Although the election of Walram was confirmed by the pope, open war for the possession of the see broke out, Walram was unable to gain possession of the city of Münster. In 1457, after his death, a compact was made by which Eric of Hoya received a life income, the privileges of the city were confirmed, while both parties recognized the new bishop appointed by the pop
Roman Catholic Archdiocese of Hamburg
The Archdiocese of Hamburg is a diocese in the north of Germany and covers the Federal States of Hamburg and Schleswig-Holstein as well as the Mecklenburgian part of the Federal State of Mecklenburg-Vorpommern. In terms of surface area it is the largest in Germany, it is characterized by its situation as a diocese in the Diaspora. Seat of the archbishop is the New St. Mary's Cathedral in Hamburg. On January 26, 2015 Stefan Heße, Generalvikar of the Archdiocese of Cologne, was appointed Archbishop of Hamburg. In 831 Hamburg was elevated to an archbishopric by Pope Gregory IV and in 834 the Benedictine monk Ansgar was elected as the first archbishop. After the looting of Hamburg by Vikings in 845 the archbishopric of Hamburg was united with the bishopric of Bremen, the archbishop's seat moved to Bremen. Still, there was a cathedral chapter in Hamburg with several special rights, which started to build St. Mary's Cathedral; the incumbents of the Hamburg-Bremen see are titled Archbishop of Hamburg and Bishop of Bremen between 848 and 1072, some archbishops continued the tradition of naming both dioceses until 1258.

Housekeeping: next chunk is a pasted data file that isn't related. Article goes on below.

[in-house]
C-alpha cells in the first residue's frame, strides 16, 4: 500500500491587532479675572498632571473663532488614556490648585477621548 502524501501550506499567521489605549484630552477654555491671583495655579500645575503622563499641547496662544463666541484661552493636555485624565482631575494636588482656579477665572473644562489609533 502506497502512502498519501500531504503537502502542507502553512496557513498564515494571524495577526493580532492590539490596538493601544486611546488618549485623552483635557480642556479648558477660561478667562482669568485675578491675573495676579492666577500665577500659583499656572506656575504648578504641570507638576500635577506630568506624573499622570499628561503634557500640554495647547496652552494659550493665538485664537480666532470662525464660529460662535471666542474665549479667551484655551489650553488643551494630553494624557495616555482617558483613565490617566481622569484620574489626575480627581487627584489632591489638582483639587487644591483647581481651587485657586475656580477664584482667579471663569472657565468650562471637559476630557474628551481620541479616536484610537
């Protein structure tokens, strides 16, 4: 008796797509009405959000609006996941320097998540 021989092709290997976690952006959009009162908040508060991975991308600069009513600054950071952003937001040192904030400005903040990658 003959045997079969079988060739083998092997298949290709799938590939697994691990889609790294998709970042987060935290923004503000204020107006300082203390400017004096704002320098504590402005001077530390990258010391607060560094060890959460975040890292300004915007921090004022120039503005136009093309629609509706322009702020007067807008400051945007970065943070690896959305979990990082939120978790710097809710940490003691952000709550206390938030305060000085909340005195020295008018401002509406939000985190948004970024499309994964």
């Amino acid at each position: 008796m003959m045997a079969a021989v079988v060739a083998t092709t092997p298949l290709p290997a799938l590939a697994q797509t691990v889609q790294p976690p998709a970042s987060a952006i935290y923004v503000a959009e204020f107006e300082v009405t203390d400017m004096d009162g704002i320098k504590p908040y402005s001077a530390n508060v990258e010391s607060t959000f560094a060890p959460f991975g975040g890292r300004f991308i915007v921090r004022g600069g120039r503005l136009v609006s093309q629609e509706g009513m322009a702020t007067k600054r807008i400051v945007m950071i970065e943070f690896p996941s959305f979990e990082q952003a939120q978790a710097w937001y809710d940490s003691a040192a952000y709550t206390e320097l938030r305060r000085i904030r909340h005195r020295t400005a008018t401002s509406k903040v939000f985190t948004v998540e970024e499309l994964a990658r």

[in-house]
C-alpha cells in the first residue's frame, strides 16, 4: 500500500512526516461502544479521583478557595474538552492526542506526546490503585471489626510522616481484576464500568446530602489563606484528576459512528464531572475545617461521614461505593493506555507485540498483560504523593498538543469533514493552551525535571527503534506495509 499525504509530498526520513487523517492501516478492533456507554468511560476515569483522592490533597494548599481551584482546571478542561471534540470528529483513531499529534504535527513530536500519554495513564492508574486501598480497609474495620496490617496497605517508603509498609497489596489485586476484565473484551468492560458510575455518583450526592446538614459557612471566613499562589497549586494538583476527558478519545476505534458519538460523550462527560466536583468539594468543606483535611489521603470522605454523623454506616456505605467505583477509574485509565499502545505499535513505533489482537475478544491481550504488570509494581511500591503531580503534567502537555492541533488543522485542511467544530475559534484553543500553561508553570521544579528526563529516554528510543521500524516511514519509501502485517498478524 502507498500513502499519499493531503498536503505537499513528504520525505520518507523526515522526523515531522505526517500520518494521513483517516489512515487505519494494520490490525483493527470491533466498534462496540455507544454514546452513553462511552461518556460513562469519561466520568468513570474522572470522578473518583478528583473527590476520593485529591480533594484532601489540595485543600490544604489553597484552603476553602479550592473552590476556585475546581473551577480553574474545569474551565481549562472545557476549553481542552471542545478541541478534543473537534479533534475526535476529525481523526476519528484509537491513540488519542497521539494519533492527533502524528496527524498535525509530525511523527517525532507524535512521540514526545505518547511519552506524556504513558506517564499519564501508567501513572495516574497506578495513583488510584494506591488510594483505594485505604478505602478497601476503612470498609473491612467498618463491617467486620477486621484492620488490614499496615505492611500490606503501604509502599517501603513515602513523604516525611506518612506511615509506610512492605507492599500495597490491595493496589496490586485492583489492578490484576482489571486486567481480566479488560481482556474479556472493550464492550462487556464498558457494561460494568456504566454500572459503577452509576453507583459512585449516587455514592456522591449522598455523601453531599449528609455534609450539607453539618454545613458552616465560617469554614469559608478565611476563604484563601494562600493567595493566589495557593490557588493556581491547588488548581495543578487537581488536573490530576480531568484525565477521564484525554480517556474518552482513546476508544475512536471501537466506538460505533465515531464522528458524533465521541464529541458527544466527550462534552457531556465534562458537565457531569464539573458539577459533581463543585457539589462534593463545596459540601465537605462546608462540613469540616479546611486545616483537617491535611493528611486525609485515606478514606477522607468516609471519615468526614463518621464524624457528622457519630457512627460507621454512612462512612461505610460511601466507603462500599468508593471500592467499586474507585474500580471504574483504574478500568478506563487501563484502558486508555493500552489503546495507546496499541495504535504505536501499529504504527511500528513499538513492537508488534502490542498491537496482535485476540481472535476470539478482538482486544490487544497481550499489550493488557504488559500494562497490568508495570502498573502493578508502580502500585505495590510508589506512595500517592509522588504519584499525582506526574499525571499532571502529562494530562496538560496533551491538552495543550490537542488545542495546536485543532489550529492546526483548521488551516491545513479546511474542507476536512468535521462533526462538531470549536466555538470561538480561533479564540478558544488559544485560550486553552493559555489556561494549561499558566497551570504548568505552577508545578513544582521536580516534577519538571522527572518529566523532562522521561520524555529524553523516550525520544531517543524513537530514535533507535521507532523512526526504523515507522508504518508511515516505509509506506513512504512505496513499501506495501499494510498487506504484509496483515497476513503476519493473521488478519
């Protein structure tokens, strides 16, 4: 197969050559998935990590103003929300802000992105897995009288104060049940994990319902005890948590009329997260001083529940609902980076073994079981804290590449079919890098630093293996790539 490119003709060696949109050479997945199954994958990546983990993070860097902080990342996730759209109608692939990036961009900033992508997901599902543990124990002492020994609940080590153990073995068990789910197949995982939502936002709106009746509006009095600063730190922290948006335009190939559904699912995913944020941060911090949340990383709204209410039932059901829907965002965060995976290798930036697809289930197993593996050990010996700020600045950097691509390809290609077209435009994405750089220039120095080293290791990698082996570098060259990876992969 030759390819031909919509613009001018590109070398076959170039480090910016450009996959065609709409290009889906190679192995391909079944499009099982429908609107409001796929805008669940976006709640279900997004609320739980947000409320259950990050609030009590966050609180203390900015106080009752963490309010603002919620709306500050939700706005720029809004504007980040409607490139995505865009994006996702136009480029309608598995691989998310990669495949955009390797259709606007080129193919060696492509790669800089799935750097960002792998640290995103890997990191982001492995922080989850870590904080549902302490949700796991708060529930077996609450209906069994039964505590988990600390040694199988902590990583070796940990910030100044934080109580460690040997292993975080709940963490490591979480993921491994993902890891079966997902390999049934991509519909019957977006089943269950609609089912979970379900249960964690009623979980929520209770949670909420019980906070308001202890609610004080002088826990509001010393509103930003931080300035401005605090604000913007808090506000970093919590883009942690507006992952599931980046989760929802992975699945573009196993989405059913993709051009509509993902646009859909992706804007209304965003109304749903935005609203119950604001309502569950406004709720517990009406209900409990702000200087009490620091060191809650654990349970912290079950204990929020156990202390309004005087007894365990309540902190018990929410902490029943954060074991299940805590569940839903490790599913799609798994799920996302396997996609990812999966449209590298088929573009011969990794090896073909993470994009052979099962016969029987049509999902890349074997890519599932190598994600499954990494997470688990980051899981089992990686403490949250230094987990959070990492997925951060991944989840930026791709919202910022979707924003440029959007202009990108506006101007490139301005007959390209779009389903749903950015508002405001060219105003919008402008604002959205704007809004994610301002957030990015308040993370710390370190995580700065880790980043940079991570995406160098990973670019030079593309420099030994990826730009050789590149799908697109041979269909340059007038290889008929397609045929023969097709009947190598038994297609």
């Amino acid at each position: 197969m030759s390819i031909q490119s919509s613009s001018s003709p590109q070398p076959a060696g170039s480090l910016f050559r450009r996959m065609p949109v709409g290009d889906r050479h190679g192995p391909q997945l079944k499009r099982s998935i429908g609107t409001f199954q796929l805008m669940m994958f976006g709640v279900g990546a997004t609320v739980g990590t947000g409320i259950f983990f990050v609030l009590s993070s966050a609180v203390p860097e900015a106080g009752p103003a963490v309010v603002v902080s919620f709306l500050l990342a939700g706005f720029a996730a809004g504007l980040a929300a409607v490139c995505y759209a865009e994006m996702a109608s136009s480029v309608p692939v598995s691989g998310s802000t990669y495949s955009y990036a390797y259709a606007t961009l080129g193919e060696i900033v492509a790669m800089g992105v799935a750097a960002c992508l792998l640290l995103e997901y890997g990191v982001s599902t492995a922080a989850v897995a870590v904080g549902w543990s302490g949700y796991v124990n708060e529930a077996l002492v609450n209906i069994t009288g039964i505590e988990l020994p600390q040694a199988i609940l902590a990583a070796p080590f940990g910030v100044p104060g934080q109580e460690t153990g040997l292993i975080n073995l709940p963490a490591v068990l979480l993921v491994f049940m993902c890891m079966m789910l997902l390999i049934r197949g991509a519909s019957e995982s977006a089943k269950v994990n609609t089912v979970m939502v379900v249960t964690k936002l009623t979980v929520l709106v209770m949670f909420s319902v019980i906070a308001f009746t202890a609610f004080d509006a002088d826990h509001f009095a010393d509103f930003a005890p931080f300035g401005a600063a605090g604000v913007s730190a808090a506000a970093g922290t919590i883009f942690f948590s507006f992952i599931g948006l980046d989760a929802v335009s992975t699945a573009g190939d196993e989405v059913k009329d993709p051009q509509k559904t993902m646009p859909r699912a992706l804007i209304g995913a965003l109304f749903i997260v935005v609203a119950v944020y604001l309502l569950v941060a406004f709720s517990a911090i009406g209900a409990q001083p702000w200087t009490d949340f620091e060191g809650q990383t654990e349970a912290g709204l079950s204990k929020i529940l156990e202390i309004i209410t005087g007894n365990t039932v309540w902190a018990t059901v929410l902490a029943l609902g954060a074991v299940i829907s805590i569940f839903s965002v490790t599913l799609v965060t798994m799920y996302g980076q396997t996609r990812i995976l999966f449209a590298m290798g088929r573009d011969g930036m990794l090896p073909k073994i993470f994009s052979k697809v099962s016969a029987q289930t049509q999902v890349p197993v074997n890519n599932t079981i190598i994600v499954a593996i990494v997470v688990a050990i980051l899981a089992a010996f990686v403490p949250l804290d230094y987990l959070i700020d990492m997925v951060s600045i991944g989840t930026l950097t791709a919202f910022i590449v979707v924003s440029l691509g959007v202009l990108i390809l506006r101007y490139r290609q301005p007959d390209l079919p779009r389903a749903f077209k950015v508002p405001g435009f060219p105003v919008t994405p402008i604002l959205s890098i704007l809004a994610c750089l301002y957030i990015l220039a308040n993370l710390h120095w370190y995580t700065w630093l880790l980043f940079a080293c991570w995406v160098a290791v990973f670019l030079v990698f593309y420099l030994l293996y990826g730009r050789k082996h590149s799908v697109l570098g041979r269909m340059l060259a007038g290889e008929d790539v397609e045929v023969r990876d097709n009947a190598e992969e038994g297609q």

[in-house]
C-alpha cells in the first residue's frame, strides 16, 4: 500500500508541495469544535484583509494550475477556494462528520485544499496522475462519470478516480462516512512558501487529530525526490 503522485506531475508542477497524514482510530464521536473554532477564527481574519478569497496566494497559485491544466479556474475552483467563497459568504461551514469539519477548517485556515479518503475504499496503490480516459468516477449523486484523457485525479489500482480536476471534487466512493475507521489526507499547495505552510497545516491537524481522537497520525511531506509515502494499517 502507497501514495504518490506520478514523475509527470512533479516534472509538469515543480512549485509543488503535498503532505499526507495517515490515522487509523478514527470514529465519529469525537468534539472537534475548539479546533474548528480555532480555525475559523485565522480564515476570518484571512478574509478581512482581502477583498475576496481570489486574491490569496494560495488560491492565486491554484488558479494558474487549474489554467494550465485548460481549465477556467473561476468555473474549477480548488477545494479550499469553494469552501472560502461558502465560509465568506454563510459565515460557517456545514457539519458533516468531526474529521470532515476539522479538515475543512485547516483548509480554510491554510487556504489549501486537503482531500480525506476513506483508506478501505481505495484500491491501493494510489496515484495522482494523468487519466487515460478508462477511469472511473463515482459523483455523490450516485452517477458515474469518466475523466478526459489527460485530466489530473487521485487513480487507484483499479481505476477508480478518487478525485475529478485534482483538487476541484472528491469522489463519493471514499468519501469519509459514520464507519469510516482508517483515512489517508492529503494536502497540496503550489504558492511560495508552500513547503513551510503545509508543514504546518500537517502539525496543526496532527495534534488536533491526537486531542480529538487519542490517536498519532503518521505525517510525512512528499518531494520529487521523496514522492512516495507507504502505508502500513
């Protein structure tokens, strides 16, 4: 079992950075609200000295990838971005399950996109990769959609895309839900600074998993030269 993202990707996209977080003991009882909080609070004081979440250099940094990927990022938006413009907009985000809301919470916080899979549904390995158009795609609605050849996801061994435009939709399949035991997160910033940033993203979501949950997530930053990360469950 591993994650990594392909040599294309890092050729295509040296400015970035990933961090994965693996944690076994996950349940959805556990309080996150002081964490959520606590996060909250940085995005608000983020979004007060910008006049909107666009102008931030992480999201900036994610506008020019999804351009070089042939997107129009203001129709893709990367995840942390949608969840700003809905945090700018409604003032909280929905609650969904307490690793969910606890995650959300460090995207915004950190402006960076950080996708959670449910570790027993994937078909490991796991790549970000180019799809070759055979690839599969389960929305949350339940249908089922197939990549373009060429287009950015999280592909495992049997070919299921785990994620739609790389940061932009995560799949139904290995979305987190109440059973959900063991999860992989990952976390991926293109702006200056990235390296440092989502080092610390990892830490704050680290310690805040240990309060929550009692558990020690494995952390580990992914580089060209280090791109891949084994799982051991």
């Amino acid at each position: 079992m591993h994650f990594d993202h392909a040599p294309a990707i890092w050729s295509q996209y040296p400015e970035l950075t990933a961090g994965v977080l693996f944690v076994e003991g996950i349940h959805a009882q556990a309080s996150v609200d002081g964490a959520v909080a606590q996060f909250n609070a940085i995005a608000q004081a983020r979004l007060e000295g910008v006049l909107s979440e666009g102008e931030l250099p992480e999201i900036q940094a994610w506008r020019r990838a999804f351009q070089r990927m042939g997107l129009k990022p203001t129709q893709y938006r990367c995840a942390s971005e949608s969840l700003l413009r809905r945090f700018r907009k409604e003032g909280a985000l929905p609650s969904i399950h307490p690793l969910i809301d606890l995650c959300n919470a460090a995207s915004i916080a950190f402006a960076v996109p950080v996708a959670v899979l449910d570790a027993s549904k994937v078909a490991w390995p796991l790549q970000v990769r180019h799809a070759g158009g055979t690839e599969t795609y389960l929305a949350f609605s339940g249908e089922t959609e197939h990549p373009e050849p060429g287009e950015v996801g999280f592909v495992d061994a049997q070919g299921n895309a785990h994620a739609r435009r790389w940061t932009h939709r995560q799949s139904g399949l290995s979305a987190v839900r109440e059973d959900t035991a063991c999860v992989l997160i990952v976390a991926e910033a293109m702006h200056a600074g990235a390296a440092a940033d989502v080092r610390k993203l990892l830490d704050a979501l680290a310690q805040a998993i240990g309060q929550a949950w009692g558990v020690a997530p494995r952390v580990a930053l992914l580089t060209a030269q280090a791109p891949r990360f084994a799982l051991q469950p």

During Reformation the bishopric underwent steady deterioration and with the Peace of Westphalia in 1648, it ceased to exist. By the apostolic constitution Omnium Christifidelium of Pope John Paul II, of October 24, 1994 coming into effect on January 7, 1995, the archdiocese of Hamburg was erected again. Today it consists of territory that once belonged to the dioceses of Osnabrück, Hildesheim, namely the Free and Hanse-City of Hamburg, the State of Schleswig-Holstein and the half-State of Mecklenburg; the cathedral and the vicar-general are seated in the city-quarter Sankt Georg, located in the borough of Hamburg-Central. Theodor Hubrich † Ludwig Averkamp † Werner Thissen Stefan Heße Official site
Roman Catholic Diocese of Limburg